# Coupled ODEs - Applied to EM

1. Jul 29, 2013

### Astrum

1. The problem statement, all variables and given/known data
Solve the equations of motion $\ddot{y}= \omega \dot{z}$ and $\ddot{z}= \omega (\frac{E}{B}-\dot{y})$

2. Relevant equations

3. The attempt at a solution

Integrate the first equation to get $\dot{y}=\omega z + c_1$ and plug into equation 2: $\ddot{z}=\omega (\frac{E}{B}-\omega z + c_1$ simplify $\ddot{z}= \omega \frac{E}{B} - \omega ^2 z + \omega c_1$ and integrating again leaves $\dot{z}= \omega \frac{E}{B}t - \omega ^2 zt + c_1 t +c_2$

The next step is where everything seems to go off the rails. second integration of $\dot{y}$ gives $\omega z t + c_1 t + c_3 = y(t)$ and the second integral of $\dot{z}$ gives $\omega \frac{E}{B}t-\omega ^2 z t + \omega c_1 t + \omega c_4$

The solution the worked example gives are $$y(t) = c_1 cos(\omega t) + c_2 sin(\omega t) + (E/Bt + c_3$$ and $$z(t) = c_2 cos(\omega t) - c_1 sin(\omega t) + c_4$$

Where did the trig functions come from?!

2. Jul 29, 2013

### WannabeNewton

You started off right. $\dot{y} = \omega z + c_1$ so $\ddot{z} + \omega^{2} z - \omega(\frac{E}{B} + c_{1}) = 0$. The next step is where you messed up (you forgot that $z = z(t)$). This is the equation for a driven oscillator. What's the solution for such an equation?

3. Aug 1, 2013

### Astrum

Alright, so after doing some more reading, I'm still stuck.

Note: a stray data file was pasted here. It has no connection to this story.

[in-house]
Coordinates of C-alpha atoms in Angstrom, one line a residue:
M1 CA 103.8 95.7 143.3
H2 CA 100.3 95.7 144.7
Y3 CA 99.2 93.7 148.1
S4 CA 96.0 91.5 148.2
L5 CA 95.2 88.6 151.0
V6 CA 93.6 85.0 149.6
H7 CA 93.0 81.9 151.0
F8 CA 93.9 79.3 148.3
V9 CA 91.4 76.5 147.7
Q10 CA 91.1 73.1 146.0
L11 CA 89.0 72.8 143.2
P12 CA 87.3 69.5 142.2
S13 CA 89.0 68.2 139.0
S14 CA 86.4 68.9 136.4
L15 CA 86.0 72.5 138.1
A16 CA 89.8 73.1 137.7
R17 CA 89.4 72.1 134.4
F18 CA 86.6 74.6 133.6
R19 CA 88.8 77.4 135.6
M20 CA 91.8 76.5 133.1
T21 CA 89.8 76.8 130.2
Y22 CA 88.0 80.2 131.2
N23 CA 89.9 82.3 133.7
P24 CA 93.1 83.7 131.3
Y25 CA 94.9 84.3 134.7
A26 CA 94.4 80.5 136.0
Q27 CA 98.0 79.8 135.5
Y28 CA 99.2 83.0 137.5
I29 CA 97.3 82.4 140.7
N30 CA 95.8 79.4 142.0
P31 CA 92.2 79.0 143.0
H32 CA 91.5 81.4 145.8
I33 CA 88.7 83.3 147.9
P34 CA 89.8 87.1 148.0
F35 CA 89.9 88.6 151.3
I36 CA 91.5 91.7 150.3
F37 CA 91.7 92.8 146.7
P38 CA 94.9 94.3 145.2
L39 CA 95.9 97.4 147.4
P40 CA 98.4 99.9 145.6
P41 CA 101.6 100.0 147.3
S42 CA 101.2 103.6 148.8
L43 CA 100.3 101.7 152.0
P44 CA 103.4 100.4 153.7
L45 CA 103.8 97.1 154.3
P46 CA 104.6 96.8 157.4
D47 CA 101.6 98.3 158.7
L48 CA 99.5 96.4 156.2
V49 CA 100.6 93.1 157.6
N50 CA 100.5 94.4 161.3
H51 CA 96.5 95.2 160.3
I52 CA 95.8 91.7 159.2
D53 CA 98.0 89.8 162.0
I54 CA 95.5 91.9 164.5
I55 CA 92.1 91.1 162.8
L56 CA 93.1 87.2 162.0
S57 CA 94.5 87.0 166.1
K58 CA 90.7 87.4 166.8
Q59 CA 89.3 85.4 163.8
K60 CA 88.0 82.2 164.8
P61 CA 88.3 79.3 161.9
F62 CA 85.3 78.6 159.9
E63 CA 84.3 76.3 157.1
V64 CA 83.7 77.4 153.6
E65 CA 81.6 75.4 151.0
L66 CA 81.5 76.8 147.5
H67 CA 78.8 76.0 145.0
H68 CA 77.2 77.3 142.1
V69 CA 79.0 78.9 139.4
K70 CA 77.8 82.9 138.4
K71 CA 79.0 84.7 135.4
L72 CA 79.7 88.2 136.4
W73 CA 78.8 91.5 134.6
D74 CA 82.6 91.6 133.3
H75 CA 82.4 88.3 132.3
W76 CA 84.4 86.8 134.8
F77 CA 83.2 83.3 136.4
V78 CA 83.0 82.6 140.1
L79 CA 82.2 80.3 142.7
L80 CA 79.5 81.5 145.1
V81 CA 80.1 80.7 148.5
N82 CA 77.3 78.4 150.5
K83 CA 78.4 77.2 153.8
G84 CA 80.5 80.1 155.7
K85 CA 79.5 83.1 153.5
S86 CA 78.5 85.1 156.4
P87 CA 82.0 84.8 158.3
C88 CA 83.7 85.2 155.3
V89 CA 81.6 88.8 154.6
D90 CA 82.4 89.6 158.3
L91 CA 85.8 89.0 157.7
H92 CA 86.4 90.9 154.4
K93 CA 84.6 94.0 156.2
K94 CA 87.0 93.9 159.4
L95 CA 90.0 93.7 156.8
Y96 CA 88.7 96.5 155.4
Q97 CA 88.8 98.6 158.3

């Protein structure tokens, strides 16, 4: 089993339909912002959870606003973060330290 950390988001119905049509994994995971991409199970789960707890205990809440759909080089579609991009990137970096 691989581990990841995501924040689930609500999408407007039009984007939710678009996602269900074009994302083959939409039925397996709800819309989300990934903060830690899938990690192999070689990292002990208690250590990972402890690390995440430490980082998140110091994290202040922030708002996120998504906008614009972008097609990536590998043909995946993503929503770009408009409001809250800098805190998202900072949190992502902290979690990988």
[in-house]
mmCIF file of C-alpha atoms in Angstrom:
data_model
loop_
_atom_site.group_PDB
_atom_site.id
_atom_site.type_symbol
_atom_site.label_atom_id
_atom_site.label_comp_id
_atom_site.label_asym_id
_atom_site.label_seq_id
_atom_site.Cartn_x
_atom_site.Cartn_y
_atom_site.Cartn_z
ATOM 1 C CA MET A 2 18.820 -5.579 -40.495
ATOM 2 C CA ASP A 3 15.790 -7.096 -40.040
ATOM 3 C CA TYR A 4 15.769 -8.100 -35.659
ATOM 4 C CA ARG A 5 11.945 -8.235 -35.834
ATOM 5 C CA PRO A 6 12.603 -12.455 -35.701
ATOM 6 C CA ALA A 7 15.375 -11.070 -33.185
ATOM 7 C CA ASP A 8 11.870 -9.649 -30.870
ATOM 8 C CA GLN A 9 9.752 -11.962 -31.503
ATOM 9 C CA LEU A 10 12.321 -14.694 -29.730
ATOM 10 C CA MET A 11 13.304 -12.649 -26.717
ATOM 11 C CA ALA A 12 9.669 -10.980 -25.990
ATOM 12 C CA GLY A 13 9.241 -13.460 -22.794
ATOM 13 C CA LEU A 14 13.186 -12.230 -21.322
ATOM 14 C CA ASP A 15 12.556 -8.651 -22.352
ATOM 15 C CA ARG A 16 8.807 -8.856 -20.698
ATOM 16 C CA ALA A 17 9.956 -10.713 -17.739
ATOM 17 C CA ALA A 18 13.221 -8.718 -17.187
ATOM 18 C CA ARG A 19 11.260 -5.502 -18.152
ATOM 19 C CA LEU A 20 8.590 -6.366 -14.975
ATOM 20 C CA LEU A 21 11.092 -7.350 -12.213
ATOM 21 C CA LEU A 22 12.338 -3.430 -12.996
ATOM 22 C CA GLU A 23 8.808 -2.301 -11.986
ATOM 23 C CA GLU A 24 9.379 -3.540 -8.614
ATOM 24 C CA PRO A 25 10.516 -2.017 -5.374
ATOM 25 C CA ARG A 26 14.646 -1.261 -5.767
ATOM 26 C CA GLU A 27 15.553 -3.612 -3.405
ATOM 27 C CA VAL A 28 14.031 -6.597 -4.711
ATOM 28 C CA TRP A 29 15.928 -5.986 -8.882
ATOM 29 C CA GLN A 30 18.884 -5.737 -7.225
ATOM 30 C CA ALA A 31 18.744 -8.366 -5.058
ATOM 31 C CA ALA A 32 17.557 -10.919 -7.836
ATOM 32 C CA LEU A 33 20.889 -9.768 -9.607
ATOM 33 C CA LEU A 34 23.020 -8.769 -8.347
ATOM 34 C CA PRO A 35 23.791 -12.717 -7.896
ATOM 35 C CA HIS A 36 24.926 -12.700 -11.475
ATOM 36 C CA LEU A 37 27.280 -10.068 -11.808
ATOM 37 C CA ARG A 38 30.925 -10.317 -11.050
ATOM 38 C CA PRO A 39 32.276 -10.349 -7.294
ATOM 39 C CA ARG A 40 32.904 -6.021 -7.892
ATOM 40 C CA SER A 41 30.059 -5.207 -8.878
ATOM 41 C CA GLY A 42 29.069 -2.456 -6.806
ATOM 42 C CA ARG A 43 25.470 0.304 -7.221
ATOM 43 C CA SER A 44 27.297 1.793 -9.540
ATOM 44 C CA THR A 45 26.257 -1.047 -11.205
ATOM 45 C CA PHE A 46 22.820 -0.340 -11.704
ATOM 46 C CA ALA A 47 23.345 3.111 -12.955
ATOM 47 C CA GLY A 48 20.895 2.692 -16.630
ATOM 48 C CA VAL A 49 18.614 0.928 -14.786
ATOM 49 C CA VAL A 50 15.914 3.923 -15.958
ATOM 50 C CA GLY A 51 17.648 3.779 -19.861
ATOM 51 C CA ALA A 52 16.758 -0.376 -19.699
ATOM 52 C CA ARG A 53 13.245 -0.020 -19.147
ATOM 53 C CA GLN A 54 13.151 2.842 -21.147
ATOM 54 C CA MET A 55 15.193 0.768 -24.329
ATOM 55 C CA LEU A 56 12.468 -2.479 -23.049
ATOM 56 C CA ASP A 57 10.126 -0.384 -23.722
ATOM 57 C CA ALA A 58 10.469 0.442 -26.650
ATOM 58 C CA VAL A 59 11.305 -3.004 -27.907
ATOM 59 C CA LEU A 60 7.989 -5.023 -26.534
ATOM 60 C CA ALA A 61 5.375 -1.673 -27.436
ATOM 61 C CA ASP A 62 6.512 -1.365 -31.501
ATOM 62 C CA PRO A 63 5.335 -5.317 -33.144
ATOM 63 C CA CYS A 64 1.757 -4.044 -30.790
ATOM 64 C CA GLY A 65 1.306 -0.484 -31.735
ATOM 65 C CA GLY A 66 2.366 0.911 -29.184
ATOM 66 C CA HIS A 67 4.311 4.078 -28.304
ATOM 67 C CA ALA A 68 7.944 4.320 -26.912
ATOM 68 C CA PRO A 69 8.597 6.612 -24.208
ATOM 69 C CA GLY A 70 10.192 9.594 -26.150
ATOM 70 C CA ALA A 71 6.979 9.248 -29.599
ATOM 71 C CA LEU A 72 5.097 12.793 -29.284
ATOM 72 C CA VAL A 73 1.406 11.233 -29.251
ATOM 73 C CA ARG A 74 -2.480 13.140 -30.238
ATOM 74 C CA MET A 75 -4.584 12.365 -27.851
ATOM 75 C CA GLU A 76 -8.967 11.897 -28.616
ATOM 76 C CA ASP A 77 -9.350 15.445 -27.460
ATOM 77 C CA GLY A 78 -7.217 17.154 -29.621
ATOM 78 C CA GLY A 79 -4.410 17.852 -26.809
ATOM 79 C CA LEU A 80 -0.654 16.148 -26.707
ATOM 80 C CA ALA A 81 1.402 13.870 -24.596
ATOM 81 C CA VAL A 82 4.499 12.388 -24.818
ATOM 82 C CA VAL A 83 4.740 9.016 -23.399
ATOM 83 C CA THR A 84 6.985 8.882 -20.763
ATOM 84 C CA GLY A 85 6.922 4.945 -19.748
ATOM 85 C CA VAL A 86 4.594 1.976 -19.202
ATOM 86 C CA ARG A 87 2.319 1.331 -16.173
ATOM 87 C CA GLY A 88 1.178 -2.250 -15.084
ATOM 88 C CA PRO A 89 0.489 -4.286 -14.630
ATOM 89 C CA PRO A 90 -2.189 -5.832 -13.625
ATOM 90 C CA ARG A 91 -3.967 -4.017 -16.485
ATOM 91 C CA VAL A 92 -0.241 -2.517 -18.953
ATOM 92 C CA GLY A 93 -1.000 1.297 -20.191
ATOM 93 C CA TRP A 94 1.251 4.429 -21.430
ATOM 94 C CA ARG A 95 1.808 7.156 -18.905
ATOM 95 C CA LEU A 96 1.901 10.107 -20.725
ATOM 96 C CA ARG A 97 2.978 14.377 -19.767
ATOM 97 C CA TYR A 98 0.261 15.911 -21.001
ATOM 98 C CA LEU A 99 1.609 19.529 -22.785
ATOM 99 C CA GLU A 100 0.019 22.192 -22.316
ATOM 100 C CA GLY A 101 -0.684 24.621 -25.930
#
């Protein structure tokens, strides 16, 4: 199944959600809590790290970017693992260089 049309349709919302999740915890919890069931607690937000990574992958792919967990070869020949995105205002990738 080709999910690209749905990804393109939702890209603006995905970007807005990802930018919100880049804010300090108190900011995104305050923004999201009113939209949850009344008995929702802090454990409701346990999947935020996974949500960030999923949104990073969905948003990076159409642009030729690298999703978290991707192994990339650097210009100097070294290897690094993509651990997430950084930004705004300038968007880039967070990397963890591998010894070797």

The general solution for a dampened oscillator of the form $\ddot{z}+2 \beta \dot{x} + \omega ^2 x = f(t)$ is $Ae^{- \beta t}(C_1 e ^{\sqrt{ \beta ^2 - \omega ^2}}+C_2 e ^{-\sqrt{ \beta ^2 - \omega ^2}})$. If I understood correctly, the solution for a driven oscillator will be this expression PLUS the "particular" solution.

In this case we have $\ddot{z}-\omega ^2 z = \omega (E/B) + C_1 \omega$ the solution, if this were a non-driven system, would be $C_1 cos( \omega t) - C_2 sin(\omega t)$, but I know there needs to be a constant added here, I just don't know where it came from.

Yeah, still confused by the extra force term. There is no damping force, only the natural frequency plus the driving force.

Last edited: Aug 1, 2013
4. Aug 1, 2013

### ehild

If the driving force is constant you can find the particular solution by setting $\ddot{z}=0$.

ehild

5. Aug 1, 2013

### ehild

There are some typos in your post. I correct them.
For a particular solution, see the attachment in https://www.physicsforums.com/showthread.php?t=641578, #17

ehild

6. Aug 1, 2013

### Astrum

Why would I set $\ddot{z} = 0$? And even if I did, that gives $\omega ^2 z = \omega (E/B) + C_1 \omega \rightarrow E/(\omega B) + C_1 / \omega$

7. Aug 1, 2013

### ehild

That means z=const is a particular solution with the constant E/(ωB)+C1/ω. Check.

The general solution of the equation $\ddot{z}-\omega ^2 z = \omega (E/B) + C_1 \omega$ is

$z=C_2\cos(ωt)+C_3\sin(ωt)+\frac{E}{ωB}+\frac{C_1}{ω}$

ehild

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